Next up on the list of rugged masculine activities is the, er, spa. The Moroccan Hammam is its inner sanctum, and in the treatment rooms are offered experiences tailored towards the male customer. I get massaged which, admittedly, calms the testosterone engendered by the biking and golfing; however it is deeply relaxing. And I needn’t have worried, as the next activity is go-karting. We all regain our manliness, strap in to our rides and completely lose it, hammering the pedal to the floor in a shameful display of overcompensation after the girly pampering. It’s tremendous fun though, and as the sun sets, we scream around the track in a blur of skids and stalls, with bragging rights narrowly eluding me (honestly).
One of the resort’s biggest draws is the Mazagan Casino, Morocco’s largest, with over 400 machines and 60 gaming tables. A couple of prize cars (one noticeably nicer than the other) sit outside the entrance, pointing into the hotel lobby by way of an enticement. I need no encouragement, however, and have a splendid time at roulette until somebody teaches me the rules and I realize quite how much money I’ve lost. There’s plenty of time to turn it around though, and the croupiers are extraordinarily friendly, bringing the novices up to speed in no time. I don’t win the car but I do miraculously emerge in the wee hours with a fat stack of dirhams to take out into the world.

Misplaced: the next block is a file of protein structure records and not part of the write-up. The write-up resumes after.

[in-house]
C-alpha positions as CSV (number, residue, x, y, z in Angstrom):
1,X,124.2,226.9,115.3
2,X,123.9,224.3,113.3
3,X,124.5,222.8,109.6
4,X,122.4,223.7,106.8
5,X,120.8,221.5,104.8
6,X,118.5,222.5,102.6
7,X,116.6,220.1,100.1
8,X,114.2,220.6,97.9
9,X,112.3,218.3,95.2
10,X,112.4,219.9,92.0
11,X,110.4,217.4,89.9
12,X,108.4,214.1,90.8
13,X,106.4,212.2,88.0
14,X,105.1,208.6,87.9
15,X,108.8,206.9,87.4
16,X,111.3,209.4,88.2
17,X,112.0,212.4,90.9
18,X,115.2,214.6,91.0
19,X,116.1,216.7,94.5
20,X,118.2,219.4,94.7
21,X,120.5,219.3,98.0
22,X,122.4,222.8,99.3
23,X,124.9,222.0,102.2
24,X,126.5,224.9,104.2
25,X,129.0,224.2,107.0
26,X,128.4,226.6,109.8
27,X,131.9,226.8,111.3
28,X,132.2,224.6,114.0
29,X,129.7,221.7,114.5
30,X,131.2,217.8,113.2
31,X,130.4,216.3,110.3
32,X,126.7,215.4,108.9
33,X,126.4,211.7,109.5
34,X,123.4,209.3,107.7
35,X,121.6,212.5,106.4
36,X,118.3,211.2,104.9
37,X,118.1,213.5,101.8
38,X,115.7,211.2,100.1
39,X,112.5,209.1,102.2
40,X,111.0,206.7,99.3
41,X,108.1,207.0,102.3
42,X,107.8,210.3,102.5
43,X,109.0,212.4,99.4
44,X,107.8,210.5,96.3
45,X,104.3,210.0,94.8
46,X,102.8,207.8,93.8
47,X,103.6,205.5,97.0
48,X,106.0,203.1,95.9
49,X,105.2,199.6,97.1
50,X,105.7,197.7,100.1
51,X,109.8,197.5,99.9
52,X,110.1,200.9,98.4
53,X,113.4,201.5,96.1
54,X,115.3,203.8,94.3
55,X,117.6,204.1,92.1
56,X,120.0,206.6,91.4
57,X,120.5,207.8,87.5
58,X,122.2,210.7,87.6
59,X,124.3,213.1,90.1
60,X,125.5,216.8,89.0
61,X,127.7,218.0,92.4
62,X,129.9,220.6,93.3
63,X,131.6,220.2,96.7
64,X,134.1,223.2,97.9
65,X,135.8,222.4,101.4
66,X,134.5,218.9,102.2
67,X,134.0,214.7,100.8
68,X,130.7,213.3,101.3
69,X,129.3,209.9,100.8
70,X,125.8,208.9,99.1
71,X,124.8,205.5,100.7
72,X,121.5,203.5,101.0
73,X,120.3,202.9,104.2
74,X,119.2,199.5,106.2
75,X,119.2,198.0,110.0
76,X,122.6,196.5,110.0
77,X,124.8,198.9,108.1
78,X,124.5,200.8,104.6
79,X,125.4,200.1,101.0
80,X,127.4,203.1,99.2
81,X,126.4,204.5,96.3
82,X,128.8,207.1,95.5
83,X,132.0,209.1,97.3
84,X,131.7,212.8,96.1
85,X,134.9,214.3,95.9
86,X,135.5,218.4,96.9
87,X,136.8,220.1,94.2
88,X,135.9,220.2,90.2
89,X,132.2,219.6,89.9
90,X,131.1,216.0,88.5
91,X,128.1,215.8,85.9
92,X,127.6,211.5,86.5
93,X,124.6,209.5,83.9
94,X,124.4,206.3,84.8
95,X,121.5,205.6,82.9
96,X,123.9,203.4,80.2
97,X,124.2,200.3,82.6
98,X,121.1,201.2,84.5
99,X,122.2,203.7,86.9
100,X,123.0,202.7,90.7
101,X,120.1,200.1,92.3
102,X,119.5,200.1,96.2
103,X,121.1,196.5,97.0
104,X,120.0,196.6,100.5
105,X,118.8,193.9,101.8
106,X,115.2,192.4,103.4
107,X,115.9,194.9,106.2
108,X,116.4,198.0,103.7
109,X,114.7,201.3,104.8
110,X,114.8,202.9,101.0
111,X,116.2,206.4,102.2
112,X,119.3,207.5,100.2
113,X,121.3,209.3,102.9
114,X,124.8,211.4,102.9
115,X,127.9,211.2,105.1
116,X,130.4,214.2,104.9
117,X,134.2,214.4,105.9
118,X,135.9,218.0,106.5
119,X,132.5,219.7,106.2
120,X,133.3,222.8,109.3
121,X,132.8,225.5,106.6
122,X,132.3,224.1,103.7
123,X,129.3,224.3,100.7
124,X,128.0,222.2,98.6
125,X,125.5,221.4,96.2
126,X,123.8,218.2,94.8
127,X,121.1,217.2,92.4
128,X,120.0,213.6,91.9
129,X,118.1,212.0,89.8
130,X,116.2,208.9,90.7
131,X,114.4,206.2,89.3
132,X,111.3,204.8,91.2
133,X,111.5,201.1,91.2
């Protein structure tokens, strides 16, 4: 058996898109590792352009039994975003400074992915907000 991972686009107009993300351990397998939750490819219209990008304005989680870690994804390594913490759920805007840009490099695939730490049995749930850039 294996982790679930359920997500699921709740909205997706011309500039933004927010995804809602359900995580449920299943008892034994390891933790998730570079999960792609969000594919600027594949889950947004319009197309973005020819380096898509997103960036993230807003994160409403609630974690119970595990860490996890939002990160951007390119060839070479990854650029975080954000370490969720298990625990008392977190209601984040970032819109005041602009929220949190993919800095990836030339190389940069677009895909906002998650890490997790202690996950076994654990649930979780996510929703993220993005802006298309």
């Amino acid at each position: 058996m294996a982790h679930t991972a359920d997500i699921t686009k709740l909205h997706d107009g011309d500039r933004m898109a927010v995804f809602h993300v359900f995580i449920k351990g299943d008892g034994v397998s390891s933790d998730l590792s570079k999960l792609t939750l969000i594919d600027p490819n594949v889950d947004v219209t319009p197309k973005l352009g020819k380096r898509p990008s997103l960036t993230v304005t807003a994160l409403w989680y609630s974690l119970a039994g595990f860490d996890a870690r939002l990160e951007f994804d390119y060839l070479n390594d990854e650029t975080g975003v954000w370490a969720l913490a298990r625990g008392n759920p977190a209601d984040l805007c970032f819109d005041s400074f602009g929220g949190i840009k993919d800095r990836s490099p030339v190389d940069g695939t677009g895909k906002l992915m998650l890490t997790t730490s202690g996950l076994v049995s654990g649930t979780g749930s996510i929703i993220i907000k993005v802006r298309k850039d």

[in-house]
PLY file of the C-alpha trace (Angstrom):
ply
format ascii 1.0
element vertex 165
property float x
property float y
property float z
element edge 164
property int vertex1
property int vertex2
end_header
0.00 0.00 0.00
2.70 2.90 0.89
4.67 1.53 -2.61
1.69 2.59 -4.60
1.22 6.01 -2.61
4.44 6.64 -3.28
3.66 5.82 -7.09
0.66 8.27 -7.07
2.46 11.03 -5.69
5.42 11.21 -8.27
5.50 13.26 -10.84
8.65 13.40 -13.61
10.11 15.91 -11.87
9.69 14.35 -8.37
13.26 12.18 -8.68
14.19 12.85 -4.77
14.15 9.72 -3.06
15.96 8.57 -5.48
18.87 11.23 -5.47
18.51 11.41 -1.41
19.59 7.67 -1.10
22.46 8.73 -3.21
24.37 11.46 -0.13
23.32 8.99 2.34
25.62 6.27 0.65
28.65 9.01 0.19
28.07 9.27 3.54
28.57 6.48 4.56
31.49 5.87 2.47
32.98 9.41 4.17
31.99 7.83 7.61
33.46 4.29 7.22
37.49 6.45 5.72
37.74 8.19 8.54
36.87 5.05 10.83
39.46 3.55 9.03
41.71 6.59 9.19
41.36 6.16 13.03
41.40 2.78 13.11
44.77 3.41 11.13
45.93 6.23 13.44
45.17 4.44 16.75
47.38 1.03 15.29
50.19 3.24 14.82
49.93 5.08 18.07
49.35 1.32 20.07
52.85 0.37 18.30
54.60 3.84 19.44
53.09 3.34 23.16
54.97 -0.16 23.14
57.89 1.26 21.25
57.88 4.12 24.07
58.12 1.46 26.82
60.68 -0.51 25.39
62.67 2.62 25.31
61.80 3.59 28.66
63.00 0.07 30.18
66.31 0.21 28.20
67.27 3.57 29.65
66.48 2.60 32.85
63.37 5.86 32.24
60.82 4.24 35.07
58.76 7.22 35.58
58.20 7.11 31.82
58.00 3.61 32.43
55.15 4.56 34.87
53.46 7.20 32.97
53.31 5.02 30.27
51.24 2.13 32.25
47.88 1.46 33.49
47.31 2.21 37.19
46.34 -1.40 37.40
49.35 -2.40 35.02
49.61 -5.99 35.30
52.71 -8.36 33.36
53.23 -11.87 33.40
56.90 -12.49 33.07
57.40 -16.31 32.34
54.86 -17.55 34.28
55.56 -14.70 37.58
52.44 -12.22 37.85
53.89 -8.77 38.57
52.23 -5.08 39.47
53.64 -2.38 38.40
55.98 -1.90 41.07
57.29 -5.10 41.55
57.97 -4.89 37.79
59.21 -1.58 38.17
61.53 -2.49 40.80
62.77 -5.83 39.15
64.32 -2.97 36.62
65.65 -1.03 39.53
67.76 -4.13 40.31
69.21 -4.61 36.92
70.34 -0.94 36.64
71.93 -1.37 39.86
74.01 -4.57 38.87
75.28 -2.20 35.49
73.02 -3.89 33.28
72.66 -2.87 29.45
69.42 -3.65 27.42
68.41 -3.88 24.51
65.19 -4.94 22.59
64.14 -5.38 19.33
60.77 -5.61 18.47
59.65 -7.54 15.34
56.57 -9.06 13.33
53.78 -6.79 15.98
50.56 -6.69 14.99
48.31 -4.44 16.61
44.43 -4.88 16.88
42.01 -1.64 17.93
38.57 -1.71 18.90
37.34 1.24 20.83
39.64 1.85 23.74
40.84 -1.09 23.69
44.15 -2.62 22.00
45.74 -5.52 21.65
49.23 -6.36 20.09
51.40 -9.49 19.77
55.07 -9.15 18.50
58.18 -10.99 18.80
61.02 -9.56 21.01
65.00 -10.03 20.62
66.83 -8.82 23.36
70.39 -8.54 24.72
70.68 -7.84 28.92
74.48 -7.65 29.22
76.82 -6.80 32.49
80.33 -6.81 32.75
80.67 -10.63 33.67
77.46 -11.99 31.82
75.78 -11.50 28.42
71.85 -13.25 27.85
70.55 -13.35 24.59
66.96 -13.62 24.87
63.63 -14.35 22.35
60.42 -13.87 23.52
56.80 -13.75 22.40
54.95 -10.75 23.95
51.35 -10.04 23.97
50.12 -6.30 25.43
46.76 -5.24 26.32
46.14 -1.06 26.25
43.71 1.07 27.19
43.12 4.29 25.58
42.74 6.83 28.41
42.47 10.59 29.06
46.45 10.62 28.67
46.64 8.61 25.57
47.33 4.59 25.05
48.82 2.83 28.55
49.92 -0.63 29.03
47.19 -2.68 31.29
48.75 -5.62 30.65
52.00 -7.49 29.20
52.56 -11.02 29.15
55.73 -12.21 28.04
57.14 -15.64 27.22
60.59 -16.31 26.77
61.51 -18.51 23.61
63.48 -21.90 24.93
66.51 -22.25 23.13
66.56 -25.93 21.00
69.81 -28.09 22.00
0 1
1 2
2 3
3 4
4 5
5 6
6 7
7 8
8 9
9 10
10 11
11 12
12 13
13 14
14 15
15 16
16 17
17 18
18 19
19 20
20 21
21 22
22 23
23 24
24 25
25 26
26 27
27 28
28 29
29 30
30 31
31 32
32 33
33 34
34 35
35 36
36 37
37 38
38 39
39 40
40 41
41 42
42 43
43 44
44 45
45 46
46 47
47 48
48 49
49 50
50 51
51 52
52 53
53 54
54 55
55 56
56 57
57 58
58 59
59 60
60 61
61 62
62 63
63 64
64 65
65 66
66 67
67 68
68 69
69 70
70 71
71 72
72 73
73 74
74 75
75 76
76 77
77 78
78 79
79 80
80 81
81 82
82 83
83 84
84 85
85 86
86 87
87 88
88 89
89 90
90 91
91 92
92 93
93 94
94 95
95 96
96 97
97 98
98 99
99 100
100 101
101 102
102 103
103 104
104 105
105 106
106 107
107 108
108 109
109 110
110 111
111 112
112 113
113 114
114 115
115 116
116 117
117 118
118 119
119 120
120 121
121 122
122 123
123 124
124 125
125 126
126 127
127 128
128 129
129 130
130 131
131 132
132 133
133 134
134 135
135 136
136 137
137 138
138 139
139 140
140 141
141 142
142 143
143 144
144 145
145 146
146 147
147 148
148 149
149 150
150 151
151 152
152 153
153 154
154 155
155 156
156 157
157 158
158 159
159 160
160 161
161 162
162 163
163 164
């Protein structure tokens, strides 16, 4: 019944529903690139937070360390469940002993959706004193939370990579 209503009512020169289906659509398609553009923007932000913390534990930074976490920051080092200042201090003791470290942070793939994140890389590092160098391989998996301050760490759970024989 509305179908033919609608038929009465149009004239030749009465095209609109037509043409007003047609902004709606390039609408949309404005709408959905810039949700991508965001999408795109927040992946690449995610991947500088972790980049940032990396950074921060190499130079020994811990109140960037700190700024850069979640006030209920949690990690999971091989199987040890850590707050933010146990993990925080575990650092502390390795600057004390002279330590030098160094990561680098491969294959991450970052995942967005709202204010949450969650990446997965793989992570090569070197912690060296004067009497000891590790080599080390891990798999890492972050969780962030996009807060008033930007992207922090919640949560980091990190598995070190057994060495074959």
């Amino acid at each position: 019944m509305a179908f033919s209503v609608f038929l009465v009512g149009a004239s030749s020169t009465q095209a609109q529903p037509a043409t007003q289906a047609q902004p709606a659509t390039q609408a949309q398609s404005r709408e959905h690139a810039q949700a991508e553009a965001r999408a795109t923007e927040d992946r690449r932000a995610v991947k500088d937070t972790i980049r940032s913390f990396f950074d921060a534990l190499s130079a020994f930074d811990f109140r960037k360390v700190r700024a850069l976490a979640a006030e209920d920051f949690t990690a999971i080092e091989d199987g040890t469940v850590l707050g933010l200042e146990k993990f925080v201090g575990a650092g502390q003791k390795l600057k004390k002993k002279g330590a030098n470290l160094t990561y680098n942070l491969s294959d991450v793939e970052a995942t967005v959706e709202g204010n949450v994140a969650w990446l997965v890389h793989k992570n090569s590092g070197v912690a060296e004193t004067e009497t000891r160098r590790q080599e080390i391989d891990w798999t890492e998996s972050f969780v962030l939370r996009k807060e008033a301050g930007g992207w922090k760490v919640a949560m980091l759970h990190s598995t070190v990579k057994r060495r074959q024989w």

The world beyond Mazagan in this region of Morocco is well worth discovering – we check out Azemmour, where dusty street football plays out between the colourful street art, and the 16th century fort offers a great view for the late afternoon sun. Then we step inside the Portuguese stone walls of El Jadida, a much less hurried and harried marketplace experience than Marrakech, with person-sized piles of herbs and irresistible dates. There’s a whole cow’s head slowly grilling, which I politely refuse to try, but the various local delicacies that do find their way to me are all thrilling.
Of course, back at Mazagan the dining options are almost too numerous. I try as many as I can during my short stay, with the highlights being Sel de Mer and Morjana. Sel de Mer offers a rather trendily designed blue setting, with something that looks like a massive deconstructed xylophone hanging from the ceiling, and the menu focuses firmly on fish. It’s all gracefully delivered, with the sea bream a real treat, so light it seems to float up off the fork and into my face. There’s an octopus carpaccio which is a real crowd-pleaser too. Over at Morjana, the focus is on traditional Moroccan and Lebanese fare. Live bands and belly dancers are available to enliven proceedings but you may prefer to remain at one of the more secluded tables and concentrate on the sumptuous kebabs.
When it’s time to leave this lavish citadel, I try to decide if the rumours are true. Could this be a viable alternative to the traditional ‘lads’ getaway? Luxury: check. Alcohol: check. Gambling: check. Great food: check. Activities? Well how about golf, karting, quad bikes, horse-riding, massage, a sea-view gym, watersports and a FIFA official football pitch (including a tie-in with PSG, though sadly I didn’t see Zlatan anywhere)? Mazagan is a triumph in the scale and execution of its offering, and while I’d recommend it to anyone, it may have a particular attraction to those seeking an active, fun-filled Moroccan experience, without the necessity to travel. At only three hours from London, it’s a temptation that’s hard to resist.